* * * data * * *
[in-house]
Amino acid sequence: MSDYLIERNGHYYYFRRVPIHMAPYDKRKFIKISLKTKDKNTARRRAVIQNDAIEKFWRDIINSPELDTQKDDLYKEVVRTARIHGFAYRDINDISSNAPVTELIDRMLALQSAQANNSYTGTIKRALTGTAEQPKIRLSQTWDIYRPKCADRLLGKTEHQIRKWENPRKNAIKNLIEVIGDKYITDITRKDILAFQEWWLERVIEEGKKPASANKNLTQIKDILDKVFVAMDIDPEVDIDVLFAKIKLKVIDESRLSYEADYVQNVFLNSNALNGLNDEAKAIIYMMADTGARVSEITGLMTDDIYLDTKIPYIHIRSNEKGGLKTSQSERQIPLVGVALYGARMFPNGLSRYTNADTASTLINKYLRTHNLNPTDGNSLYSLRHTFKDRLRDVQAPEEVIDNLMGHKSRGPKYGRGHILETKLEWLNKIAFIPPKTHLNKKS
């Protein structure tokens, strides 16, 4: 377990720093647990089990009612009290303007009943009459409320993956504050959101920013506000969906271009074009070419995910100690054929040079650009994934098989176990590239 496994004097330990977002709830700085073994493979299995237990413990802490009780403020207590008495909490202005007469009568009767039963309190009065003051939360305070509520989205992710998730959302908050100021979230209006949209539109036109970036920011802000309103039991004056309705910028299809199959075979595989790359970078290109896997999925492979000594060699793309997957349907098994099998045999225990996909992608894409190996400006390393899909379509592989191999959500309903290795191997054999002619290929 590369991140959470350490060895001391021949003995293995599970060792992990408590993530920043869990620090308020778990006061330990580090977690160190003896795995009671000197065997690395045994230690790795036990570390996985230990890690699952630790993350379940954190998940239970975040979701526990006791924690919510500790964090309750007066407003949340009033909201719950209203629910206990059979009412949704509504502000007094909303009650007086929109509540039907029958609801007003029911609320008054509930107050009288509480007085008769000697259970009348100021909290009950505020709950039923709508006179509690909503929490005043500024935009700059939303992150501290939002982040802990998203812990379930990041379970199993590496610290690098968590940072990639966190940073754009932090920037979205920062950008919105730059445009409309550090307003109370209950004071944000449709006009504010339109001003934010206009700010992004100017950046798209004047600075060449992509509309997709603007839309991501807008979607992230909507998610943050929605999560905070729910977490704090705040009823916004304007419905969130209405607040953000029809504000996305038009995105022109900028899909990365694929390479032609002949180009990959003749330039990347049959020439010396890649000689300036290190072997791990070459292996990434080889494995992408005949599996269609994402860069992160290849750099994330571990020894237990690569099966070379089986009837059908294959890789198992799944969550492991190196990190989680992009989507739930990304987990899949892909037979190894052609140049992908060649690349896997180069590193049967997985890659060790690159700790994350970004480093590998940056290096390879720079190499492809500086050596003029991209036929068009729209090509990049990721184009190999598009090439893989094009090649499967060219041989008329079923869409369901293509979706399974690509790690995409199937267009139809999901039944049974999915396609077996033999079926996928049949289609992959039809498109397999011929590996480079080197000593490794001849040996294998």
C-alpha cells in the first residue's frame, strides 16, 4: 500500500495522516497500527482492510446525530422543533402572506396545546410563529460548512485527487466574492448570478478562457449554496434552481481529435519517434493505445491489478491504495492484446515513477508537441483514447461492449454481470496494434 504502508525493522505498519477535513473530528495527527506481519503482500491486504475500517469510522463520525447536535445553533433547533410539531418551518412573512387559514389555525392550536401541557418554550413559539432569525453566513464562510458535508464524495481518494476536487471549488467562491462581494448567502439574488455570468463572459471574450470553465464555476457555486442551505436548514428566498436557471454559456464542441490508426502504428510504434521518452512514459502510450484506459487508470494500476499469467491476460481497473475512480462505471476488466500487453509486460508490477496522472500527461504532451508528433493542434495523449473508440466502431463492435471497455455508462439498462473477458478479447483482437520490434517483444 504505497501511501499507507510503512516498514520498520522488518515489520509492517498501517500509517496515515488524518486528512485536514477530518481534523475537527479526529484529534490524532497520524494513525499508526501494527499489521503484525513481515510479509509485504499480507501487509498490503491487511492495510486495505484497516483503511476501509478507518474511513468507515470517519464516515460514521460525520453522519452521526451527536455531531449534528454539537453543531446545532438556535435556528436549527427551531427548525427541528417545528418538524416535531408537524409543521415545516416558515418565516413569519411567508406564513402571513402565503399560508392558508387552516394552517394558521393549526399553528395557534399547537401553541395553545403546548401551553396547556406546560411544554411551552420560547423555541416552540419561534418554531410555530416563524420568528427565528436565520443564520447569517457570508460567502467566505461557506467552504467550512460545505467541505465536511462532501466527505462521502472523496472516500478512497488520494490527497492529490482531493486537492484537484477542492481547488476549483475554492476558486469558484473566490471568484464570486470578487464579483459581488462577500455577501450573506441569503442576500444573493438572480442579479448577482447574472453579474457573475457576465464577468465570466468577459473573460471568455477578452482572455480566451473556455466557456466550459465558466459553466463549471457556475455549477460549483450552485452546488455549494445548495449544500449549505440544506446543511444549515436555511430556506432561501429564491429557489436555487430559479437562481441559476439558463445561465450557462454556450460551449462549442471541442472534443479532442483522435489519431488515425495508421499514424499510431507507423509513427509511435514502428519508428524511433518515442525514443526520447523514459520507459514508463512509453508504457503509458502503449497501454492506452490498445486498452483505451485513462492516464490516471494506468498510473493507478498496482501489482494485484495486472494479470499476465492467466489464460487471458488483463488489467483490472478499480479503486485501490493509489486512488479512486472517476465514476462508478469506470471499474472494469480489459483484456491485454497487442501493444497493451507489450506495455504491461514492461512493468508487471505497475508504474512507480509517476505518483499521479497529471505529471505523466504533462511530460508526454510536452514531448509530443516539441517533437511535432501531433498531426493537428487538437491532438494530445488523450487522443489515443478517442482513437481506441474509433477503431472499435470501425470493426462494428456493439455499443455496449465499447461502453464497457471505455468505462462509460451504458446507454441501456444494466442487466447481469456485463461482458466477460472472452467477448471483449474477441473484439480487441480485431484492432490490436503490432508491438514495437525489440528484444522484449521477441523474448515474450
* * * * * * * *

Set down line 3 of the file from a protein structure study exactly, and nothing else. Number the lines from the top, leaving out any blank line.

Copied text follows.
């Protein structure tokens, strides 16, 4: 377990720093647990089990009612009290303007009943009459409320993956504050959101920013506000969906271009074009070419995910100690054929040079650009994934098989176990590239 496994004097330990977002709830700085073994493979299995237990413990802490009780403020207590008495909490202005007469009568009767039963309190009065003051939360305070509520989205992710998730959302908050100021979230209006949209539109036109970036920011802000309103039991004056309705910028299809199959075979595989790359970078290109896997999925492979000594060699793309997957349907098994099998045999225990996909992608894409190996400006390393899909379509592989191999959500309903290795191997054999002619290929 590369991140959470350490060895001391021949003995293995599970060792992990408590993530920043869990620090308020778990006061330990580090977690160190003896795995009671000197065997690395045994230690790795036990570390996985230990890690699952630790993350379940954190998940239970975040979701526990006791924690919510500790964090309750007066407003949340009033909201719950209203629910206990059979009412949704509504502000007094909303009650007086929109509540039907029958609801007003029911609320008054509930107050009288509480007085008769000697259970009348100021909290009950505020709950039923709508006179509690909503929490005043500024935009700059939303992150501290939002982040802990998203812990379930990041379970199993590496610290690098968590940072990639966190940073754009932090920037979205920062950008919105730059445009409309550090307003109370209950004071944000449709006009504010339109001003934010206009700010992004100017950046798209004047600075060449992509509309997709603007839309991501807008979607992230909507998610943050929605999560905070729910977490704090705040009823916004304007419905969130209405607040953000029809504000996305038009995105022109900028899909990365694929390479032609002949180009990959003749330039990347049959020439010396890649000689300036290190072997791990070459292996990434080889494995992408005949599996269609994402860069992160290849750099994330571990020894237990690569099966070379089986009837059908294959890789198992799944969550492991190196990190989680992009989507739930990304987990899949892909037979190894052609140049992908060649690349896997180069590193049967997985890659060790690159700790994350970004480093590998940056290096390879720079190499492809500086050596003029991209036929068009729209090509990049990721184009190999598009090439893989094009090649499967060219041989008329079923869409369901293509979706399974690509790690995409199937267009139809999901039944049974999915396609077996033999079926996928049949289609992959039809498109397999011929590996480079080197000593490794001849040996294998």